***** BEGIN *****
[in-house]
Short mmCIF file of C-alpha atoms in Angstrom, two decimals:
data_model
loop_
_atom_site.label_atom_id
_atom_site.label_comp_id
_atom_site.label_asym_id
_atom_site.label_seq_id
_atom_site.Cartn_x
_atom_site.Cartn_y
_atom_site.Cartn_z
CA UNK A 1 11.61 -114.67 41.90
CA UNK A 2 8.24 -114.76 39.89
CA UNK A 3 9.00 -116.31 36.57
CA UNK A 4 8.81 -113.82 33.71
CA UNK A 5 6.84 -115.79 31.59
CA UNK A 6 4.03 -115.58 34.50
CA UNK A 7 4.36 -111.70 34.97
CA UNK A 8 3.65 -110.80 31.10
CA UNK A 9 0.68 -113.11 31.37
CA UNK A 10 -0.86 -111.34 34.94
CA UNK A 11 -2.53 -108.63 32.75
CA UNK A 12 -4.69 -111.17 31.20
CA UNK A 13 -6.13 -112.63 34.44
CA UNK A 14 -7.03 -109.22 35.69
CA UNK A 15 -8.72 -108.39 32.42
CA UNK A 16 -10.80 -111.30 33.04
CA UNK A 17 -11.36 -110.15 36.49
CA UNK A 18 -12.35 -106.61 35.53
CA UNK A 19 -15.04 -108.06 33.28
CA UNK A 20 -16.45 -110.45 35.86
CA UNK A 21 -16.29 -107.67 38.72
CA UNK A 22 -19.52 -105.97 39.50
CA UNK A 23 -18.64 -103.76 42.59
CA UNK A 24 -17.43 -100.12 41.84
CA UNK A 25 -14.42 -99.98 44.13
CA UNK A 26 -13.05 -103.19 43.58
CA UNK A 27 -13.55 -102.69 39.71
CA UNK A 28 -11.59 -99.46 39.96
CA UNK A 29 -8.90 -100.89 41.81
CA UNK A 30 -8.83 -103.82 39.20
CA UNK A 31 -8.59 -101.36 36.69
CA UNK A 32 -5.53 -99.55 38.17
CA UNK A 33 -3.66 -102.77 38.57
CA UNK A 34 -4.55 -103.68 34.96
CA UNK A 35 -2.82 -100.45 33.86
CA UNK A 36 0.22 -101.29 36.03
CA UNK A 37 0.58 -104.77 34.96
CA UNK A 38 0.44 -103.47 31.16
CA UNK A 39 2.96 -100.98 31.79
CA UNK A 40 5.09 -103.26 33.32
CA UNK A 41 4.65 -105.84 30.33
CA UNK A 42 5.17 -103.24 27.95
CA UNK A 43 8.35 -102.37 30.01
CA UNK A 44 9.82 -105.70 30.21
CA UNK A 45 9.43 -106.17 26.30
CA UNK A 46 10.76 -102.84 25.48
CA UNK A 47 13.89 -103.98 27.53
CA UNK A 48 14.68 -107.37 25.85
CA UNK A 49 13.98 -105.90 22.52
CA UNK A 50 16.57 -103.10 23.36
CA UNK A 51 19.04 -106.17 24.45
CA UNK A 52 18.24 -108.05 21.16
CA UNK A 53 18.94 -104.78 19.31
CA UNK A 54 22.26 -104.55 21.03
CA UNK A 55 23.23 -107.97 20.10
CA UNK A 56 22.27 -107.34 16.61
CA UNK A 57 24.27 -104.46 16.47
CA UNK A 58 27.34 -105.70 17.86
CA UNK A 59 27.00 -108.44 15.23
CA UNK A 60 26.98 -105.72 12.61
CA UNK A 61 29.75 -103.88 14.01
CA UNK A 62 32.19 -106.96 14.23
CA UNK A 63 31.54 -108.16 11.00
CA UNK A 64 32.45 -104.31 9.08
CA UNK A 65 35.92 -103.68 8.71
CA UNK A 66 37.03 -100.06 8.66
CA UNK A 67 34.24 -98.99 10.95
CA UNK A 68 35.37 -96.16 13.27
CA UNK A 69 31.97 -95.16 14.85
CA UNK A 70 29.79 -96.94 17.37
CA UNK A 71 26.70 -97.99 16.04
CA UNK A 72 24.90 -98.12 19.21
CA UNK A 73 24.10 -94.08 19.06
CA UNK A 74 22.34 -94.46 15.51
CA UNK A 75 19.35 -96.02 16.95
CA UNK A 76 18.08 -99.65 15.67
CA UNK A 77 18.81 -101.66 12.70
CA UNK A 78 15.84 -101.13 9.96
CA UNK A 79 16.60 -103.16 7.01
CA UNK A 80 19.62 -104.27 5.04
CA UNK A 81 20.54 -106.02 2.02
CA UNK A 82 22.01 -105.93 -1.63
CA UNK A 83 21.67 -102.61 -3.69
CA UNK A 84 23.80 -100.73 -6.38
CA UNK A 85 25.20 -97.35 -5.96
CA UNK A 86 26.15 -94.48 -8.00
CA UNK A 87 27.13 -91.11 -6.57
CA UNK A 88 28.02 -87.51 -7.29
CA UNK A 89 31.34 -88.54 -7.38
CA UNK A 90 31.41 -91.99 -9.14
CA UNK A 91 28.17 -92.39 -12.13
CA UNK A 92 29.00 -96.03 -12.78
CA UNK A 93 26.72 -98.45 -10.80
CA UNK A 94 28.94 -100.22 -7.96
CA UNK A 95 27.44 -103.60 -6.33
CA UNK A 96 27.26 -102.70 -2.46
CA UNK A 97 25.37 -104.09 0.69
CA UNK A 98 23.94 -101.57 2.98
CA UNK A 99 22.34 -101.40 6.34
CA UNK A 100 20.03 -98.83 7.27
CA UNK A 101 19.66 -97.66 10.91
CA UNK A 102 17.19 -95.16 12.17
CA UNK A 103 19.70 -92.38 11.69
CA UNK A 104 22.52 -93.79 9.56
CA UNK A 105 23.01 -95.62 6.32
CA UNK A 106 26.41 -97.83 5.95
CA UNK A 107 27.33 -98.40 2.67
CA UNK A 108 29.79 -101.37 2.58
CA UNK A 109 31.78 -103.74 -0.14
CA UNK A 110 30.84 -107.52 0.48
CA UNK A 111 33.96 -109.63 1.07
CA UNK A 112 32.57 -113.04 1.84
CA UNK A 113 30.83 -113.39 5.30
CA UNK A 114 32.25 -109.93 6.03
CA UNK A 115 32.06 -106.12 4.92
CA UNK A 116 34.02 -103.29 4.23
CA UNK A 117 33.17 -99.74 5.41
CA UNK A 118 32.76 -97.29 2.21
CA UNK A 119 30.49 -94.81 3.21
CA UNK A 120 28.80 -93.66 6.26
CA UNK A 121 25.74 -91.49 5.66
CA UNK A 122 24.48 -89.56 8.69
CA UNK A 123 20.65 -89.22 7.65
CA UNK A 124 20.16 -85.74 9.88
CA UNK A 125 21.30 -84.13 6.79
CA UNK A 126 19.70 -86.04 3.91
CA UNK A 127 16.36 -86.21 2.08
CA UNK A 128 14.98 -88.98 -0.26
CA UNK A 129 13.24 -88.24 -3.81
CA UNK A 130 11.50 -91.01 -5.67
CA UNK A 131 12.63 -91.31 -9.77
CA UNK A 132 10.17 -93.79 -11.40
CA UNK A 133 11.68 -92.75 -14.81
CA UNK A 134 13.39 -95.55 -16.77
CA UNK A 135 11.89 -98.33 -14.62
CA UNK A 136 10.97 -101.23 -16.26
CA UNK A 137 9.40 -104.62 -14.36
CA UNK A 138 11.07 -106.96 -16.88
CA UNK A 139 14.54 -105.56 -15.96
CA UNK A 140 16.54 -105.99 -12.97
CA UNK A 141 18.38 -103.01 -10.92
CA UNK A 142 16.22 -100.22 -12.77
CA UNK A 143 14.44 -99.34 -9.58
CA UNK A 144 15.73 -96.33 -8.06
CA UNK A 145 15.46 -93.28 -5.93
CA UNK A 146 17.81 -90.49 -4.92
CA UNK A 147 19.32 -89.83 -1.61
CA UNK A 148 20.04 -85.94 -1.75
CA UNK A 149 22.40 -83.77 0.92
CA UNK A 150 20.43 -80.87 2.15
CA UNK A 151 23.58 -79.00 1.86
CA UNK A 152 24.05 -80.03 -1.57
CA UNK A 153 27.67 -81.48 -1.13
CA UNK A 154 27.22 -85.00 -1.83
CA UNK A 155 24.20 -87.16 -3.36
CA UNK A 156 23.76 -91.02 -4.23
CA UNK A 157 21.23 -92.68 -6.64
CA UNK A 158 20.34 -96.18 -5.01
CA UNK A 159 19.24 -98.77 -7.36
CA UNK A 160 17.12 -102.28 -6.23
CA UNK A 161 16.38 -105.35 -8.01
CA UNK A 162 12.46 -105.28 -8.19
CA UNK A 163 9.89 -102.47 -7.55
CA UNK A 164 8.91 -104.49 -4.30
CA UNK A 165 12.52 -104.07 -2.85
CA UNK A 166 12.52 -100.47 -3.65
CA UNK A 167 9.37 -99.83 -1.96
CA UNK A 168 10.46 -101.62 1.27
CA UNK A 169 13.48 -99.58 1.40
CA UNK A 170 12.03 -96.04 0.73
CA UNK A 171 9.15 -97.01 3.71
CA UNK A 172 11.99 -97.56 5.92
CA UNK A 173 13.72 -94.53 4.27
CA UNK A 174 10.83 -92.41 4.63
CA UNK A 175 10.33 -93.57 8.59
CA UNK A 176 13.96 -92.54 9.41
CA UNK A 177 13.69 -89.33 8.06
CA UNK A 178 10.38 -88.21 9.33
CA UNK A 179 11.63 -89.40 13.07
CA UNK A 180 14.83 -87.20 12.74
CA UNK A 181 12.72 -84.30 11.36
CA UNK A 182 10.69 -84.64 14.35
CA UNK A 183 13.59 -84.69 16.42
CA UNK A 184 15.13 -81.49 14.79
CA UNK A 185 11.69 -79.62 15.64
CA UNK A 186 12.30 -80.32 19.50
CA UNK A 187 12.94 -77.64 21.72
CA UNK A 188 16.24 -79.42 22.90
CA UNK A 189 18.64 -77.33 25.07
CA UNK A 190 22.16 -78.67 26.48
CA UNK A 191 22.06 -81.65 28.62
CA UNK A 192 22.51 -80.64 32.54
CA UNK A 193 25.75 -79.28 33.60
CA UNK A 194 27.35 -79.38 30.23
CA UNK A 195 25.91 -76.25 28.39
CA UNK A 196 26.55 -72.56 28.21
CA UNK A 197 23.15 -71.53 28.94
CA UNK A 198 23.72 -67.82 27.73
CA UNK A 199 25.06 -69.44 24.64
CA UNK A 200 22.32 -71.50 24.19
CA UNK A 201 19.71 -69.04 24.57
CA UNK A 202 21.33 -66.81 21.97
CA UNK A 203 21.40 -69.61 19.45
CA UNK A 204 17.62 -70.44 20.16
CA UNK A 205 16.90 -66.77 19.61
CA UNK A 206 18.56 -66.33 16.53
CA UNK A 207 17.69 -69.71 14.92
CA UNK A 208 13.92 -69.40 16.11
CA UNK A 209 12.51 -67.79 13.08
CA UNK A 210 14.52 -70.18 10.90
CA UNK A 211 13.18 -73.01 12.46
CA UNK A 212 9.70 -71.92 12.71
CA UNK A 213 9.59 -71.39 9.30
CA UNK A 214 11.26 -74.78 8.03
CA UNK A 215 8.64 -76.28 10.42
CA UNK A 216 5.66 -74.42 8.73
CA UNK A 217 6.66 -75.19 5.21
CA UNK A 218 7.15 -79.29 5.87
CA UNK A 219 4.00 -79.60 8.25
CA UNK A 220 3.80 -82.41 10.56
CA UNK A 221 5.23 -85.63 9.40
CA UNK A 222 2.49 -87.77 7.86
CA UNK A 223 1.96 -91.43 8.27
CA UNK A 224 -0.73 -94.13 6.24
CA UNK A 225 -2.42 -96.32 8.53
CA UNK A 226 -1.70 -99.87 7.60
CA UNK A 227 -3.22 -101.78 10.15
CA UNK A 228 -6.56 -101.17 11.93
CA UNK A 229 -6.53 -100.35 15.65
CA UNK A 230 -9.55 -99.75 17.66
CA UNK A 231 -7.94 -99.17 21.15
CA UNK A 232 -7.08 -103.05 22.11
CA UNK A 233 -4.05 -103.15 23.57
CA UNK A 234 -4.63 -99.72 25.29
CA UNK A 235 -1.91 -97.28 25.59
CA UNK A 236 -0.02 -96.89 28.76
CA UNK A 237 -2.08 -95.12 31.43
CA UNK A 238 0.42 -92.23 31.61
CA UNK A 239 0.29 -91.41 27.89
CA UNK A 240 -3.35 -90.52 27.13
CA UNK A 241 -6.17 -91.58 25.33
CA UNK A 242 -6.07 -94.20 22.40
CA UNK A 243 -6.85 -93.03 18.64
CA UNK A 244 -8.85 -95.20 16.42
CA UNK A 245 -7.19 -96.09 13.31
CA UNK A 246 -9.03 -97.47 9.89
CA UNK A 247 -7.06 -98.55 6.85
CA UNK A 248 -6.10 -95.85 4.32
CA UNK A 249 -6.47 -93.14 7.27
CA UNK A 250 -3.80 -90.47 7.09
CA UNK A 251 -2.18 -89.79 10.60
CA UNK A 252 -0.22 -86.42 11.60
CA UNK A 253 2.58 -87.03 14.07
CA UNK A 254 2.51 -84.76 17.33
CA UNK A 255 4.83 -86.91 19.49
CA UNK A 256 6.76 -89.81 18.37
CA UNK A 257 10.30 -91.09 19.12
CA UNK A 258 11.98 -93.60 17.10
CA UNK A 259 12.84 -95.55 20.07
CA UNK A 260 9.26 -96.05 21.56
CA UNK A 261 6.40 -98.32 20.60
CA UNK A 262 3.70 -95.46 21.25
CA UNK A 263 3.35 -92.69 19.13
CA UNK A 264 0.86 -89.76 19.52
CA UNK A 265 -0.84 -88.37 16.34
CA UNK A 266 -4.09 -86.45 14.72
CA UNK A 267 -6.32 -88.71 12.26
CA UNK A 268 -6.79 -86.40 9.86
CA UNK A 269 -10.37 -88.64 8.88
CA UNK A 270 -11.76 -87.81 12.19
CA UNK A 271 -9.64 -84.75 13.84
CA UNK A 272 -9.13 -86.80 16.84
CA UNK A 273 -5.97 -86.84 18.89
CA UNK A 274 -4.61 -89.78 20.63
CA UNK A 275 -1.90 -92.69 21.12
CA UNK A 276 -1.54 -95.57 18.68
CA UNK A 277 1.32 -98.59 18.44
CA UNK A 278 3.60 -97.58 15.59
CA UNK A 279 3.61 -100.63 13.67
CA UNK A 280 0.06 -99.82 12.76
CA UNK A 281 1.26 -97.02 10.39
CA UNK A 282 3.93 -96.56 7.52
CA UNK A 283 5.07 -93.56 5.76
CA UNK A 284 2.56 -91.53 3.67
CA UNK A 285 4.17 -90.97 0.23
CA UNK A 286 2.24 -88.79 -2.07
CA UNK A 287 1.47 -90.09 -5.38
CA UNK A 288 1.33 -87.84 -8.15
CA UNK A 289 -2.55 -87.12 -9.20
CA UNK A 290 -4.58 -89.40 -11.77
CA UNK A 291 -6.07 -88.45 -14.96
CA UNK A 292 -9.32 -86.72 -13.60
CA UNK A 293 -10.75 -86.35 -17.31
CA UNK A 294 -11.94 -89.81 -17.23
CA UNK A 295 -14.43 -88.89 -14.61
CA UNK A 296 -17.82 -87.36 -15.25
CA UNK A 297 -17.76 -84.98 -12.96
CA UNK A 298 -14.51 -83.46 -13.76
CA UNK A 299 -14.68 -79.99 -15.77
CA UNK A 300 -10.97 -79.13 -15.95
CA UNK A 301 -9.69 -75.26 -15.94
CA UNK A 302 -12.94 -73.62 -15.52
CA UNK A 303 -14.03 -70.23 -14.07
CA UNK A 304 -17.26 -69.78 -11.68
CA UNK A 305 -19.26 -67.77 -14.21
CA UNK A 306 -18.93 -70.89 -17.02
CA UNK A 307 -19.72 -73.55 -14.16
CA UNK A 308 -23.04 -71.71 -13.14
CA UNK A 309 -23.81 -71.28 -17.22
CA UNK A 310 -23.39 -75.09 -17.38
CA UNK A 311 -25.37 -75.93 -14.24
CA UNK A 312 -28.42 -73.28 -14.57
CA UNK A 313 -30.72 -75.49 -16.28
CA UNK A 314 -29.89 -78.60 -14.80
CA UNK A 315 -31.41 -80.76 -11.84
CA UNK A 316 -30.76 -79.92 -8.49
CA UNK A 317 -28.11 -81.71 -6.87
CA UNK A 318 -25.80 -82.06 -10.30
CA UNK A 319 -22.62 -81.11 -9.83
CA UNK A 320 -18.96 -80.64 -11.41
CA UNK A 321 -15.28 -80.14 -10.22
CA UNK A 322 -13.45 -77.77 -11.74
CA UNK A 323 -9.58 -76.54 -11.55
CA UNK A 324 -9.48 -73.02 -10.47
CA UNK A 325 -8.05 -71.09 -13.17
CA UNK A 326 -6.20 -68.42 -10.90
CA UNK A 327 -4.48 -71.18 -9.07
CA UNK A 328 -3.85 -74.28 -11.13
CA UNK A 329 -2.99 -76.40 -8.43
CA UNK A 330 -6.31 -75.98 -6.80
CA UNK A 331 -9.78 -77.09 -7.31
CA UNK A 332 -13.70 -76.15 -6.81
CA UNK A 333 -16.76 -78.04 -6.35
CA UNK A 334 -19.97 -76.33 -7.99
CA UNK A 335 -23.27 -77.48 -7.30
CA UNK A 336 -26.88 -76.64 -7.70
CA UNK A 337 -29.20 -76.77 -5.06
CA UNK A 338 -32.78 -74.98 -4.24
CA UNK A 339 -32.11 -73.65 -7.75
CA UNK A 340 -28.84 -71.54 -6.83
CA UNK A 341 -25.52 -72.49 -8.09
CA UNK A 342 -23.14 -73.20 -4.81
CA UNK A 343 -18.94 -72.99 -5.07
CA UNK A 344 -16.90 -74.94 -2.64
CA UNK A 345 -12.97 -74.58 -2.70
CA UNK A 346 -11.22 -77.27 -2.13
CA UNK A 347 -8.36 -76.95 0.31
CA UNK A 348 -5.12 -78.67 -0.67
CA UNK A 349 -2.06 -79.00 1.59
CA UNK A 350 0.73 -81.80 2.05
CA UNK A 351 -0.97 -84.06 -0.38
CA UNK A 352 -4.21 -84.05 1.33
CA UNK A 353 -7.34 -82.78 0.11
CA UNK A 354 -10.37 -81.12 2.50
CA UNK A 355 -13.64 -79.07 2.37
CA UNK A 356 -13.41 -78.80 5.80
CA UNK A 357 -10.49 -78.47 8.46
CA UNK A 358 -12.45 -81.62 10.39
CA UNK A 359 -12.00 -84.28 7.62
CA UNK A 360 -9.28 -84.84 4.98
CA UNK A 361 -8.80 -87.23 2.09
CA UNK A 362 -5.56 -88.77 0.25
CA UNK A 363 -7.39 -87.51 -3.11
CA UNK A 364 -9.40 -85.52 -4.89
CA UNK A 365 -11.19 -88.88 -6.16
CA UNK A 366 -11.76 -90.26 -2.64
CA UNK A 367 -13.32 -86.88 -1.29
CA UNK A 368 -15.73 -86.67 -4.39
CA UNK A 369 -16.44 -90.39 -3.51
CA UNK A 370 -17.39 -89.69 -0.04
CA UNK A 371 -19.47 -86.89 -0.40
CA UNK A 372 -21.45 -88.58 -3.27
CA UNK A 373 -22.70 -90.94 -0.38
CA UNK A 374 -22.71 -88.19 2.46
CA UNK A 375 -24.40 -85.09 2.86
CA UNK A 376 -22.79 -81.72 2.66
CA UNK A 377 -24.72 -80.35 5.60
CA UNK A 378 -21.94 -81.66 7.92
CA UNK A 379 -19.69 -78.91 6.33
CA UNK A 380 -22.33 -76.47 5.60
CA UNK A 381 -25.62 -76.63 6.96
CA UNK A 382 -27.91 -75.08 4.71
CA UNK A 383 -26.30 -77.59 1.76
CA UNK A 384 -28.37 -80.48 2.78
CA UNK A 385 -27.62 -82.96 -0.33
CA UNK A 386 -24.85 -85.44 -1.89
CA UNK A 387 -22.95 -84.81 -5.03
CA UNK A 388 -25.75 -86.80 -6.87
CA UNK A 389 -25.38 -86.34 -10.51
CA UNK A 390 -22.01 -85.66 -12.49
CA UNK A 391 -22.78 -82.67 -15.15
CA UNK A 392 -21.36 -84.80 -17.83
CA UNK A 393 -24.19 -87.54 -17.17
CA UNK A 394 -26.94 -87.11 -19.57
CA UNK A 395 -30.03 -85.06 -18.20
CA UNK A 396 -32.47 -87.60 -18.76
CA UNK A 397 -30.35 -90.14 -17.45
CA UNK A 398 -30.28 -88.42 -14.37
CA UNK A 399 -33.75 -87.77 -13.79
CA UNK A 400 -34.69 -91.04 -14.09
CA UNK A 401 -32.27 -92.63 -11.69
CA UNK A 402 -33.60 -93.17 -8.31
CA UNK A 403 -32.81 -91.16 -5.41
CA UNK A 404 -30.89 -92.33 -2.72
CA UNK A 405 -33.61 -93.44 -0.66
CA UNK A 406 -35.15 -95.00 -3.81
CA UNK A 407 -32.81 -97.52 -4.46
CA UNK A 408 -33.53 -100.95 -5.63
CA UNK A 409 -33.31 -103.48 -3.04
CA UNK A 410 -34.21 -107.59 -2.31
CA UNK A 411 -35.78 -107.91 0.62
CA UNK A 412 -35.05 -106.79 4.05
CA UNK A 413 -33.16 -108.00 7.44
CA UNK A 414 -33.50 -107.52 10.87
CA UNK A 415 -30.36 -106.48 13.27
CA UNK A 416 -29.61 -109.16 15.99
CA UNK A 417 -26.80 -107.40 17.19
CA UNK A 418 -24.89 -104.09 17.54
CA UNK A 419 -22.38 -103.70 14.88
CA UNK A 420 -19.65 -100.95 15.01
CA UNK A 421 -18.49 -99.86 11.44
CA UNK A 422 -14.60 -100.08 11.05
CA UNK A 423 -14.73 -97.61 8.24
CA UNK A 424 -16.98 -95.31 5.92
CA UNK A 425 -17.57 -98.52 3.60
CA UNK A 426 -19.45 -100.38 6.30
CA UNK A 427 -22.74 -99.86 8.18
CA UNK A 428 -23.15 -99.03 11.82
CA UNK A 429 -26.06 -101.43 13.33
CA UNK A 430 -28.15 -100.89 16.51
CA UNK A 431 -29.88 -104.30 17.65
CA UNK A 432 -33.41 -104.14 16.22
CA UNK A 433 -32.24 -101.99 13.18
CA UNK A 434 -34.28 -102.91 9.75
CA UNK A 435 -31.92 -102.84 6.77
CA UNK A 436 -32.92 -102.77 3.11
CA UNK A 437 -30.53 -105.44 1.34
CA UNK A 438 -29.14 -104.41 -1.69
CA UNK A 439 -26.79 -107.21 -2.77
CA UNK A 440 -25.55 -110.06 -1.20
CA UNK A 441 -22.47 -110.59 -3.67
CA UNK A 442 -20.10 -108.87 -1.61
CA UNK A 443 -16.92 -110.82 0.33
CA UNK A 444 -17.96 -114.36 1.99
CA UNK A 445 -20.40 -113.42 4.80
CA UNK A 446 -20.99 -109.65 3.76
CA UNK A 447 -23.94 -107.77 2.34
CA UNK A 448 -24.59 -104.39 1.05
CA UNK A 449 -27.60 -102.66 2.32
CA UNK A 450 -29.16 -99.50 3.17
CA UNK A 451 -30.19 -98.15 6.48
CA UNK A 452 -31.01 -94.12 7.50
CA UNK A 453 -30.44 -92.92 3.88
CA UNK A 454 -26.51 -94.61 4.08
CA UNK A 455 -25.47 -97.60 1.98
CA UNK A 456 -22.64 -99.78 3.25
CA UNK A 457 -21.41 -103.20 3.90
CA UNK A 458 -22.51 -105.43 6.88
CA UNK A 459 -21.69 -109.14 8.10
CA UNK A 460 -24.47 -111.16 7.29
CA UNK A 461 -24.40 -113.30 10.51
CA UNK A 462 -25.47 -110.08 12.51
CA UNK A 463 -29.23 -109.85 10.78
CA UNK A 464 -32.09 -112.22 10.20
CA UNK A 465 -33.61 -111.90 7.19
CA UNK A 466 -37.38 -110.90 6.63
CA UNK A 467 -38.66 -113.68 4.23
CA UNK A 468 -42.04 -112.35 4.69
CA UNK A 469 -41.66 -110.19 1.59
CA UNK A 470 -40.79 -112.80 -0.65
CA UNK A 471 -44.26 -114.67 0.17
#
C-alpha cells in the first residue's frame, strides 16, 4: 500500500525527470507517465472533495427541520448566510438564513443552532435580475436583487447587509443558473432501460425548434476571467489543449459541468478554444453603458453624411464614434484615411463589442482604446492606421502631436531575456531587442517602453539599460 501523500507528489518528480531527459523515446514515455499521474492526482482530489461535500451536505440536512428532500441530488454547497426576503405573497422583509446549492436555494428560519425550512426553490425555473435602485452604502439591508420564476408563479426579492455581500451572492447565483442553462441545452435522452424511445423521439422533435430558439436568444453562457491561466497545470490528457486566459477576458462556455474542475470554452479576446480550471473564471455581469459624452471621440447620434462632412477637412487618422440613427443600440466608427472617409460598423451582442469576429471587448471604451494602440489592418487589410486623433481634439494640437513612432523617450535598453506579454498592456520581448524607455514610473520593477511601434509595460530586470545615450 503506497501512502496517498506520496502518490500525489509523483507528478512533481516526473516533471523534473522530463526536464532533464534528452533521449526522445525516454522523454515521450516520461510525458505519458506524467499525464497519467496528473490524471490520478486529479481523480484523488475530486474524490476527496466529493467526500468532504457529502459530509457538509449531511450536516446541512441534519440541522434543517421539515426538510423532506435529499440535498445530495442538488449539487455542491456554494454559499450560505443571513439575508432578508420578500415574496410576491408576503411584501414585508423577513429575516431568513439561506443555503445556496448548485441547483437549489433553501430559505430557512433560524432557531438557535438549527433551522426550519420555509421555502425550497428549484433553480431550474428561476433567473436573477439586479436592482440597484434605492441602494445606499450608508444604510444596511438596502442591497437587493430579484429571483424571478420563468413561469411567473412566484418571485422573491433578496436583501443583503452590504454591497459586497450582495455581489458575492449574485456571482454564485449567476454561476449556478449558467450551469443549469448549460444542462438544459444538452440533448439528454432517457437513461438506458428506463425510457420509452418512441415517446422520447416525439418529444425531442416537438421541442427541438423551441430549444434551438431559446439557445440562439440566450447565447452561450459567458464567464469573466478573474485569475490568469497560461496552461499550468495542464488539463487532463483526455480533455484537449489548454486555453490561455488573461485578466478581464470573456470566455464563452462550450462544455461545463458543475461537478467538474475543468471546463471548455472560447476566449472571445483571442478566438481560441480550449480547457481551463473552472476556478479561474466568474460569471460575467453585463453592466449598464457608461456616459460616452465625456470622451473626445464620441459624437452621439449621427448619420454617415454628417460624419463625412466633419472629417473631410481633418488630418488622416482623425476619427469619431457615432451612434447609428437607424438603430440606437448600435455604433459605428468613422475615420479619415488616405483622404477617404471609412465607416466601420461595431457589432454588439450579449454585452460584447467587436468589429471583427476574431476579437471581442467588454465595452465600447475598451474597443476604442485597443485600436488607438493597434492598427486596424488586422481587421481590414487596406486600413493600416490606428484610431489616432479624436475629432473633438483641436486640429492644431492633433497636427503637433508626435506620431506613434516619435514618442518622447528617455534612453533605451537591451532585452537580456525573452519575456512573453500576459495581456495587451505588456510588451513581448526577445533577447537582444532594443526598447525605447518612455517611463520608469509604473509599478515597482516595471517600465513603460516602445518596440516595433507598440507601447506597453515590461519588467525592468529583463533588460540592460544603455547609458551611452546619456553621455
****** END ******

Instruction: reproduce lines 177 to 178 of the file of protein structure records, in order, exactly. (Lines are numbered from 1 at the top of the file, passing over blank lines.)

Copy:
CA UNK A 166 12.52 -100.47 -3.65
CA UNK A 167 9.37 -99.83 -1.96